The state law that committed California to building the early-warning system did not include funding, but state senator Alex Padilla, who sponsored that law, said that between various state accounts and contributions from federal agencies and large private companies, the money will come. Funding from the Gordon and Betty Moore Foundation, which supported the ShakeAlert beta, will continue. And the federal budget for next year includes $5 million in new money for the ShakeAlert network, in both the House and Senate versions, no mean achievement for today's Congress.

The idea is for ShakeAlert to start in California and then expand, first to Oregon and Washington, then to the entire nation. At the same time, an ecosystem of businesses, from insurers to consultants, will find new ways to offer value from ShakeAlert's output.

California is a natural leader in early warning, the USGS's Douglas Given explained, because California alone accounts for two-thirds of America's annual earthquake losses. Yet most of the country experiences earthquakes—consider that the magnitude-5.8 Virginia earthquake of August 23, 2011 was felt by something like 50 million people. And the recent rash of shakers triggered by deep injection wells has turned Oklahoma into earthquake country.

Early-warning experts from other countries reported their advances. In Japan, a new algorithm called PLUM (Propagation of Local Undamped Motion) will avoid the false alarms that were issued for aftershocks of the 2011 quake. Japanese researchers are also working on a special set of alarms for people in high-rise buildings, which react in outsized ways to low-frequency shaking. In Europe, a nationwide alert system has been operating in Switzerland for more than six months, and several other nations have limited systems. The alert system in Mexico, launched in 1991, has expanded beyond Mexico City to four other cities, and the SARMEX early-warning radio network, started in 2012, uses portable radios made by San Mateo-based AtHoc that are already certified for use in California.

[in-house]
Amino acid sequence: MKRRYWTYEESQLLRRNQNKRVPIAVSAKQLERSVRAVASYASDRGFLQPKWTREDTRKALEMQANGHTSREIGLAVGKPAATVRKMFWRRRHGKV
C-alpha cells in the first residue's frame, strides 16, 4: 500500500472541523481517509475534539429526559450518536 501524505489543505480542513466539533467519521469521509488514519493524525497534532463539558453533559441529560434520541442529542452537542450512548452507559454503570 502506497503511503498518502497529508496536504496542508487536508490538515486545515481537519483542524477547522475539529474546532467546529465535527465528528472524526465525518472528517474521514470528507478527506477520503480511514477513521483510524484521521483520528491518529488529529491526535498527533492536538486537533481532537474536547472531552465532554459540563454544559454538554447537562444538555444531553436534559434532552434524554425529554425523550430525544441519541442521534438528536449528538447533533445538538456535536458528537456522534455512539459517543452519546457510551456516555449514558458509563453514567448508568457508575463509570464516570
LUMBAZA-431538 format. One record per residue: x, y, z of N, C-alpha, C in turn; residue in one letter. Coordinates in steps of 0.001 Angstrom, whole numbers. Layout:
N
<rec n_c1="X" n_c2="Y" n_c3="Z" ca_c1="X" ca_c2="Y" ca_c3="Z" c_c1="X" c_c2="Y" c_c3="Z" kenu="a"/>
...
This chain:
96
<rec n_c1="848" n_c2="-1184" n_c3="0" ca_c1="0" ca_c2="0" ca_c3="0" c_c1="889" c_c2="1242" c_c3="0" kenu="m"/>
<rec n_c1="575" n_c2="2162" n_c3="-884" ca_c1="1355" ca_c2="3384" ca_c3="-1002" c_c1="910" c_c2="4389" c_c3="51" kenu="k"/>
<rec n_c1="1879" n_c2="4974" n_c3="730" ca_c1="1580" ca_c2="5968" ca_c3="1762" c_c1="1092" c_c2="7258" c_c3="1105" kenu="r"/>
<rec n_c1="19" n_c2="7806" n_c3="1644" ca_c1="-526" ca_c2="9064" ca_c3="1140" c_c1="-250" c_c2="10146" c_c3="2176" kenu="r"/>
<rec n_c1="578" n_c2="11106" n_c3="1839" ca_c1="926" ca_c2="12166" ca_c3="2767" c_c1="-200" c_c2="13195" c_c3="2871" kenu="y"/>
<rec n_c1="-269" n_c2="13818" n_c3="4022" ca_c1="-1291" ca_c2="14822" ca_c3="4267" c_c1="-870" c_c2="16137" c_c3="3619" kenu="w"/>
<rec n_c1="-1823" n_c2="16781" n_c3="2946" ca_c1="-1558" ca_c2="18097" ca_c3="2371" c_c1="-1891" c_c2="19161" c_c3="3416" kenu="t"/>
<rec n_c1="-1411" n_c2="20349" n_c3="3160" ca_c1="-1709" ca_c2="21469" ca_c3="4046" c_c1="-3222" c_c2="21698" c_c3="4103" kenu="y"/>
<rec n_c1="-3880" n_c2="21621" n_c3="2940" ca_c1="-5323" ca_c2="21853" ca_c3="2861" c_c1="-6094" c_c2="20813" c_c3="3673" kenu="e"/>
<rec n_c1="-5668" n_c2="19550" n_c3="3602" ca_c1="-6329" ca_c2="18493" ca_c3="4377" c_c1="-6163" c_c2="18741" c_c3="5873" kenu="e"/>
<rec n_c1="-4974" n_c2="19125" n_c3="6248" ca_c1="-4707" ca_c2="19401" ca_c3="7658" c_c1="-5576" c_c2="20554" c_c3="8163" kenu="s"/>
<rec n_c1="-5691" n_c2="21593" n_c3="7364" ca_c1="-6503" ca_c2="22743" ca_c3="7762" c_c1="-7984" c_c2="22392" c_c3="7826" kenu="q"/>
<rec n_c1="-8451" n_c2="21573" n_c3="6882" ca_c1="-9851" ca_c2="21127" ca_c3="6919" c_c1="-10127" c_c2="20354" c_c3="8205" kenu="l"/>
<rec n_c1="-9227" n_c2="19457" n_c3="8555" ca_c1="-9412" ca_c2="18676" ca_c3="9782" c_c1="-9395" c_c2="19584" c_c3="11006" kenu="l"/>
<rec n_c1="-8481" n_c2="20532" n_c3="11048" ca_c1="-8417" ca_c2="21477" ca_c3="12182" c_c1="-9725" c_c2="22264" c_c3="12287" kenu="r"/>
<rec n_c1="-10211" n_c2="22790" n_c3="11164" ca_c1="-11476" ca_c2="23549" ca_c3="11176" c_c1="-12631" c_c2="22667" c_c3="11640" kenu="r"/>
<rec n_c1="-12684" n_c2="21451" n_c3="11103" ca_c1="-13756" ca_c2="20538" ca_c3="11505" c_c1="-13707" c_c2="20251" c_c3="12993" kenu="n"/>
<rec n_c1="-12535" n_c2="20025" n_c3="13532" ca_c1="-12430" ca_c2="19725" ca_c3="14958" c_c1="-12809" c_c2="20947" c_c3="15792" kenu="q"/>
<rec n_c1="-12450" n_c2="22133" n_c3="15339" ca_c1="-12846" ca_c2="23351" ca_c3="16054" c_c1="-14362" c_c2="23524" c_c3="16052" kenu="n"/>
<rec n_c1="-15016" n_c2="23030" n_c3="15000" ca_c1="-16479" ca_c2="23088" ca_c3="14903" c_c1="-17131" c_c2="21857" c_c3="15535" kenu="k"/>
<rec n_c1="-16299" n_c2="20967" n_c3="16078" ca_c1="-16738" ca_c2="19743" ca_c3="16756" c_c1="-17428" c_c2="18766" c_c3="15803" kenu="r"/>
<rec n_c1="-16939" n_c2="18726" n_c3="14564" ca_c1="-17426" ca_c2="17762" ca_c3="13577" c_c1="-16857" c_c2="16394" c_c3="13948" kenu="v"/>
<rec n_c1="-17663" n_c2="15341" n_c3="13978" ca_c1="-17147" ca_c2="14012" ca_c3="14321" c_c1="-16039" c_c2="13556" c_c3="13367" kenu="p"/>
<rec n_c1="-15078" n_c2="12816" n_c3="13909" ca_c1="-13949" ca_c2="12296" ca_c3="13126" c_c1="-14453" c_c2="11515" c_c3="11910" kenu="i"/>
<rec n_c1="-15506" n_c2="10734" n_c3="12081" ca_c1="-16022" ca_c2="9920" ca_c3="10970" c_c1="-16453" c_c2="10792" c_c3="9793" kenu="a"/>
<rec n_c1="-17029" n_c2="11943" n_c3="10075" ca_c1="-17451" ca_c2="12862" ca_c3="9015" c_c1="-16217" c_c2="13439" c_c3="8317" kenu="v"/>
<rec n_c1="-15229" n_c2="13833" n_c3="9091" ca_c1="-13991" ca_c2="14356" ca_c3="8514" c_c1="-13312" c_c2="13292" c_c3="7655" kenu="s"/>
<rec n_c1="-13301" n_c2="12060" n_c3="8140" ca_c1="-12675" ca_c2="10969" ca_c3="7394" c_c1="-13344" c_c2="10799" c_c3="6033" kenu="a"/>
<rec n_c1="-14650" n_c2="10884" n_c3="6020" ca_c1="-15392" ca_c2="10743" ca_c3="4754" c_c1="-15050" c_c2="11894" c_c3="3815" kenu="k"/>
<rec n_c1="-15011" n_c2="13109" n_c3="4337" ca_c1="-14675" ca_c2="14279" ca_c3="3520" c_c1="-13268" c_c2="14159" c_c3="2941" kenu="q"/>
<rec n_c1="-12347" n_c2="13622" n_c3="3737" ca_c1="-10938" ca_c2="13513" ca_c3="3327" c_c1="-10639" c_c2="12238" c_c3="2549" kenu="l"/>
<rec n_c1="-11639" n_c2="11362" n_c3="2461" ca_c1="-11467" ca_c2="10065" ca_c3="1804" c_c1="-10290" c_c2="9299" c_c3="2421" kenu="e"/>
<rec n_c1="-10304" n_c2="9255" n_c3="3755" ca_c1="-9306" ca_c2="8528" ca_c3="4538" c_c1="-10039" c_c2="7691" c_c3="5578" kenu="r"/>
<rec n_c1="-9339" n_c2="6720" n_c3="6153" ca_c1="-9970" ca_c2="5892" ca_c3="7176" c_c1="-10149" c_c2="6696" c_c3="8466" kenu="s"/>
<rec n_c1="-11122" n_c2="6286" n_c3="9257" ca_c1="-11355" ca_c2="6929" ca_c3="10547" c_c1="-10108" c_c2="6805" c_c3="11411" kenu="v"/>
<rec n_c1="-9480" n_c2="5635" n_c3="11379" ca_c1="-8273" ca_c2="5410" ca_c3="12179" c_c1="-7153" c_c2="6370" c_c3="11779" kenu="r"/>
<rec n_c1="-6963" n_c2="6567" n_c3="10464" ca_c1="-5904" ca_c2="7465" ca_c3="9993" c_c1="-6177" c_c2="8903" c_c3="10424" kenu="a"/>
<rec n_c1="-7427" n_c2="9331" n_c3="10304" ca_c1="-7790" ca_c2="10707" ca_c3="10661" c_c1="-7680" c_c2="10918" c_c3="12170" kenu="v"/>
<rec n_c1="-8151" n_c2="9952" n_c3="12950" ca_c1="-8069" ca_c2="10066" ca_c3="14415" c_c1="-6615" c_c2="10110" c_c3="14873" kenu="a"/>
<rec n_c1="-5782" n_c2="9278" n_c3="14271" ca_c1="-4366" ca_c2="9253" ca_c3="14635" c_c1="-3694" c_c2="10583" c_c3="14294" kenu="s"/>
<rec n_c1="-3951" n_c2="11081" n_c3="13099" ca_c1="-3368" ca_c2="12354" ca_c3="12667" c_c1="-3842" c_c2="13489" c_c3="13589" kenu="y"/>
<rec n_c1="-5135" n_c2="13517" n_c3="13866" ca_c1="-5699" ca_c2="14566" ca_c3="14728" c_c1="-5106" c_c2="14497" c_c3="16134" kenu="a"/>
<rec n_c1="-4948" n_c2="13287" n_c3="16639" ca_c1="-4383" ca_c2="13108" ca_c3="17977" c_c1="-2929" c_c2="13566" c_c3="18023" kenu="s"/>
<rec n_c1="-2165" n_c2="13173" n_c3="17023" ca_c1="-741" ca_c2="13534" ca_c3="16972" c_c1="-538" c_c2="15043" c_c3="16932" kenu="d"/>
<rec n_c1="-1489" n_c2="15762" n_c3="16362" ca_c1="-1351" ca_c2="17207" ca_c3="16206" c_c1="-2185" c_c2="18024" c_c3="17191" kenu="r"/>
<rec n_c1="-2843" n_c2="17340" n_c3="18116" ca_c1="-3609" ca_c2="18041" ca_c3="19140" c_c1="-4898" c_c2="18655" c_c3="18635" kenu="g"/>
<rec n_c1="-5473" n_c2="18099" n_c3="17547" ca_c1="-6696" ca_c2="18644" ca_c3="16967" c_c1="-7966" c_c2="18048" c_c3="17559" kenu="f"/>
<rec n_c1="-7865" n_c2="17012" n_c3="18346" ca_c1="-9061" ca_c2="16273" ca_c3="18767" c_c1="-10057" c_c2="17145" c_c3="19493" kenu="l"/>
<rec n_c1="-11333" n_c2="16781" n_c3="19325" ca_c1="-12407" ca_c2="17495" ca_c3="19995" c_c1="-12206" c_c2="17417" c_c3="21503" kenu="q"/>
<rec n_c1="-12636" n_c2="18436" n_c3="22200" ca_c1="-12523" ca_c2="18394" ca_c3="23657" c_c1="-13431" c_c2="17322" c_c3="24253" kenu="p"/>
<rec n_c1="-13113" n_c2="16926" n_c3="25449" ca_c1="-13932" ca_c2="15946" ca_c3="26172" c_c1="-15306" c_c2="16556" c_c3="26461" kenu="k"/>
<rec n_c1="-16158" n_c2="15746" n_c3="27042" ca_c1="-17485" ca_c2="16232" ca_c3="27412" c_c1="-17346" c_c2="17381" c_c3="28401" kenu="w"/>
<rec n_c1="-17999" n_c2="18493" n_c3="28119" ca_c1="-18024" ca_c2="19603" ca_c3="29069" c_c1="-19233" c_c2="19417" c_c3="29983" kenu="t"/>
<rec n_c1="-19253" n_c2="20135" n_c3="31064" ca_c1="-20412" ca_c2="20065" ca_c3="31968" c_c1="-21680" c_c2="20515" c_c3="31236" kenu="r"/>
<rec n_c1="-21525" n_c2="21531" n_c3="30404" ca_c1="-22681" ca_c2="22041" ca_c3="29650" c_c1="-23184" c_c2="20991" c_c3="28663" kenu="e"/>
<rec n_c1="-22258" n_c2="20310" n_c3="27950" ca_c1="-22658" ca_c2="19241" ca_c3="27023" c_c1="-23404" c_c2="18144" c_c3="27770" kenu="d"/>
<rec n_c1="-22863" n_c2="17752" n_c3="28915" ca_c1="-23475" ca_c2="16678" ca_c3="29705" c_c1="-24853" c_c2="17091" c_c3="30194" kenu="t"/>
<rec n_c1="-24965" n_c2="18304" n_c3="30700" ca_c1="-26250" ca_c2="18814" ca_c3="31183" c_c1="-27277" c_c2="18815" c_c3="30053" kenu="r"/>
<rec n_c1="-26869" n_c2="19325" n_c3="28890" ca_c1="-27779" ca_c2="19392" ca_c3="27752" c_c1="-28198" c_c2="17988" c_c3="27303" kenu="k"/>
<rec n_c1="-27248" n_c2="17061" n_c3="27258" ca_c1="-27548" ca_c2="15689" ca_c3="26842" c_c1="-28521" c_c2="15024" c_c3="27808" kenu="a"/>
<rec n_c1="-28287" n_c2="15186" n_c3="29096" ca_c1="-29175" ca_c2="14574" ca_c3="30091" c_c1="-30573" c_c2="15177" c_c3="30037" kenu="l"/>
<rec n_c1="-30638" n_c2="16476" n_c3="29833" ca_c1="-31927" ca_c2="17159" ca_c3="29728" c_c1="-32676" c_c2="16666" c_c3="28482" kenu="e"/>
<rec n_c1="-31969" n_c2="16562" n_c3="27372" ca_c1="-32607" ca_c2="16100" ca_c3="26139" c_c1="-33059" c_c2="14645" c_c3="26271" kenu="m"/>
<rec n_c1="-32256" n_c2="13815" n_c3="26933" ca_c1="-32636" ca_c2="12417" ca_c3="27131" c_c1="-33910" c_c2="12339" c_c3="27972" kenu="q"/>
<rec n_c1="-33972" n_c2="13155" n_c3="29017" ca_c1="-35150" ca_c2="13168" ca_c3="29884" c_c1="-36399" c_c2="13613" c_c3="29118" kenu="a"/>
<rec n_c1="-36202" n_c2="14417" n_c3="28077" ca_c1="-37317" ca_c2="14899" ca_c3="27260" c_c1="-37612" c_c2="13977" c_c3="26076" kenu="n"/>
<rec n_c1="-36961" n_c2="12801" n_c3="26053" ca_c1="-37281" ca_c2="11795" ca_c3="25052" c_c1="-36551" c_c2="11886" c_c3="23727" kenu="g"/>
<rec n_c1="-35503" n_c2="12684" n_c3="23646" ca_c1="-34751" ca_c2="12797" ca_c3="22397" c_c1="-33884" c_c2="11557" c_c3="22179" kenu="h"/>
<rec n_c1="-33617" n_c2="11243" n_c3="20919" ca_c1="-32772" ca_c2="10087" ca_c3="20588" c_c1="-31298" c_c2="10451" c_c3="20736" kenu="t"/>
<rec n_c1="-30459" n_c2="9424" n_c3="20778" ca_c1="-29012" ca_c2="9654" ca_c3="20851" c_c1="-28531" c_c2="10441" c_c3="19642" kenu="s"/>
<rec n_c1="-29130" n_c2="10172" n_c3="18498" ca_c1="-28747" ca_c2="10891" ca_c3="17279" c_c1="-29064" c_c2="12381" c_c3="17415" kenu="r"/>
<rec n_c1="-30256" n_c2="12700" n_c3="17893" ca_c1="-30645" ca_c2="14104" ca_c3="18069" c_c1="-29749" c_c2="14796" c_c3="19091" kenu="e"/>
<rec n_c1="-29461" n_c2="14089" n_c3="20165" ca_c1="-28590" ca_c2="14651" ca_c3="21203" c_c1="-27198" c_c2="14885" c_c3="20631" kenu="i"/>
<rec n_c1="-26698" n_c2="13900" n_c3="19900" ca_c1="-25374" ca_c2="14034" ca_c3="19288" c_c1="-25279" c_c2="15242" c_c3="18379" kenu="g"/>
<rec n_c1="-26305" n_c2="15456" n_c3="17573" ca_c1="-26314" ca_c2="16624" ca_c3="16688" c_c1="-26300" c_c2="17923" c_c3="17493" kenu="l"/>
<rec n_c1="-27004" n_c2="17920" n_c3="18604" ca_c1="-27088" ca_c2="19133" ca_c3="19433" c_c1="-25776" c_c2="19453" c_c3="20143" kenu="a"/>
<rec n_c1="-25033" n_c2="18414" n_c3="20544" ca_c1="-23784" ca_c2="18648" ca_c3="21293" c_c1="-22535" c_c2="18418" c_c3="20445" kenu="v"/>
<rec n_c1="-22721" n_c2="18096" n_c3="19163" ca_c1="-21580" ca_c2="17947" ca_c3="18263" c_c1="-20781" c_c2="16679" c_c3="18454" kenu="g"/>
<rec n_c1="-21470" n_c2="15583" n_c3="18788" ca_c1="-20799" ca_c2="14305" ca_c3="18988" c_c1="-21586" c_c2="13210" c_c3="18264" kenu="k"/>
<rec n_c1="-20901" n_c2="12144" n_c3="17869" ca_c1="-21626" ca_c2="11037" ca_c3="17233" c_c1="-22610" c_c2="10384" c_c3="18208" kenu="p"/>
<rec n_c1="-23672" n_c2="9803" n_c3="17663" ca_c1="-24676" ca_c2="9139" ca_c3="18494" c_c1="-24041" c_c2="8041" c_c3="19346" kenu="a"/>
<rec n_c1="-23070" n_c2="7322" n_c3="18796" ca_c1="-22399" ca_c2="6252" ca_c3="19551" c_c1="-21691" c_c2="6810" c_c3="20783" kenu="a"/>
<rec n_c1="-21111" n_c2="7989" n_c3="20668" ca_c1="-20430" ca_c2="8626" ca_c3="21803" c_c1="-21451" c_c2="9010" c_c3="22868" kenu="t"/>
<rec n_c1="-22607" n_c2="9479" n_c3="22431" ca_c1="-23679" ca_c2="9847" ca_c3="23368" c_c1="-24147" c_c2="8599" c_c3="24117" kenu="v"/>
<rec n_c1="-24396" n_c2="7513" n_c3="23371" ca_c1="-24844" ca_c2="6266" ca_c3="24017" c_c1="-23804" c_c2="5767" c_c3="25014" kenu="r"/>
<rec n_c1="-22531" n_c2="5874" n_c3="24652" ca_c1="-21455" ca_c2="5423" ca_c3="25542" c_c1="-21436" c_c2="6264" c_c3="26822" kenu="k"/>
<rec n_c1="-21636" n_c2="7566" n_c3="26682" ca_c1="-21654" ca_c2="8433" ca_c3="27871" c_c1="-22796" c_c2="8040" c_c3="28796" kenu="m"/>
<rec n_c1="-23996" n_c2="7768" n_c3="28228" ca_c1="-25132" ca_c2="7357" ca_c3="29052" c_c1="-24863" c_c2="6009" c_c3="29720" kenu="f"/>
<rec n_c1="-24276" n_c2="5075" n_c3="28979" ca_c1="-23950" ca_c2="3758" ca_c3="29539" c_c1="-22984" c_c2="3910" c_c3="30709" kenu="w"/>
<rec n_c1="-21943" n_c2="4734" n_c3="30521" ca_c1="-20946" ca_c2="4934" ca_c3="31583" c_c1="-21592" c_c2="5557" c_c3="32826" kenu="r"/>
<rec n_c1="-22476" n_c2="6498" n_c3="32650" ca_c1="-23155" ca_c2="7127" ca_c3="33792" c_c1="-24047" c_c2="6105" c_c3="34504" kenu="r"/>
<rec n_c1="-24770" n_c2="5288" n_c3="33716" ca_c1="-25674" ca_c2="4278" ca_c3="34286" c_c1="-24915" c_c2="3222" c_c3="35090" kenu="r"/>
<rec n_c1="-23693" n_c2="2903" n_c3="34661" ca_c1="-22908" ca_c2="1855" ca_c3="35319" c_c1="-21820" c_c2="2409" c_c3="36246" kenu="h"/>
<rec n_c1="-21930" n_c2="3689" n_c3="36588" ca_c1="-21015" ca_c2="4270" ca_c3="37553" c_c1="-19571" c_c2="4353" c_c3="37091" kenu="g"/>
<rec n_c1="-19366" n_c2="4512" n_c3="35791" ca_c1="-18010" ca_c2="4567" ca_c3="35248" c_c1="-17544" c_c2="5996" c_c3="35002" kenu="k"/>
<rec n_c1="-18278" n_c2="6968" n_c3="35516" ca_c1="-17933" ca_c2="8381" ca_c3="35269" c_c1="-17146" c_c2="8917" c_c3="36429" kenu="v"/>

What's at the scientific frontier of the field?

The Napa earthquake triggered its alert in just 5.1 seconds, and the La Habra quake of March 28 triggered its alert in 4.1 seconds. Researchers are working to make this even faster, and several poster presentations addressed ways to shave the time down through better hardware, more rapid data transmission and quicker recognition of seismic events. The aim is to reduce the "blind zone" near a quake's epicenter where today's alarms come too late to matter.

Scientists have recognized that the largest earthquakes expose weaknesses in their traditional approach, which relies on seismometer data to first determine the center and the size of an earthquake and then forecast where its energy will go. High-rate location data from GPS receivers, image-recognition techniques and quick-acting Bayesian logic are leading the next wave.

And for an example of crowdsourced approaches, we heard from UC Berkeley's Qingkai Kong about his MyShake app, which turns people's smartphones into a seismic network that could be used anywhere in the world, not just in wealthy countries.

I have a lot more to talk about from the meeting, so please ask your questions in the comments. Meanwhile, here are some more links worth following.

UCB Astronomy (and ShakeAlert user) Prof. Joshua Bloom invents a home EEW device

The Shakealert app in action during the Napa earthquake

Japan's alert system during the giant 2011 Tohoku earthquake

Mexico's alert system during the April 18, 2014 earthquake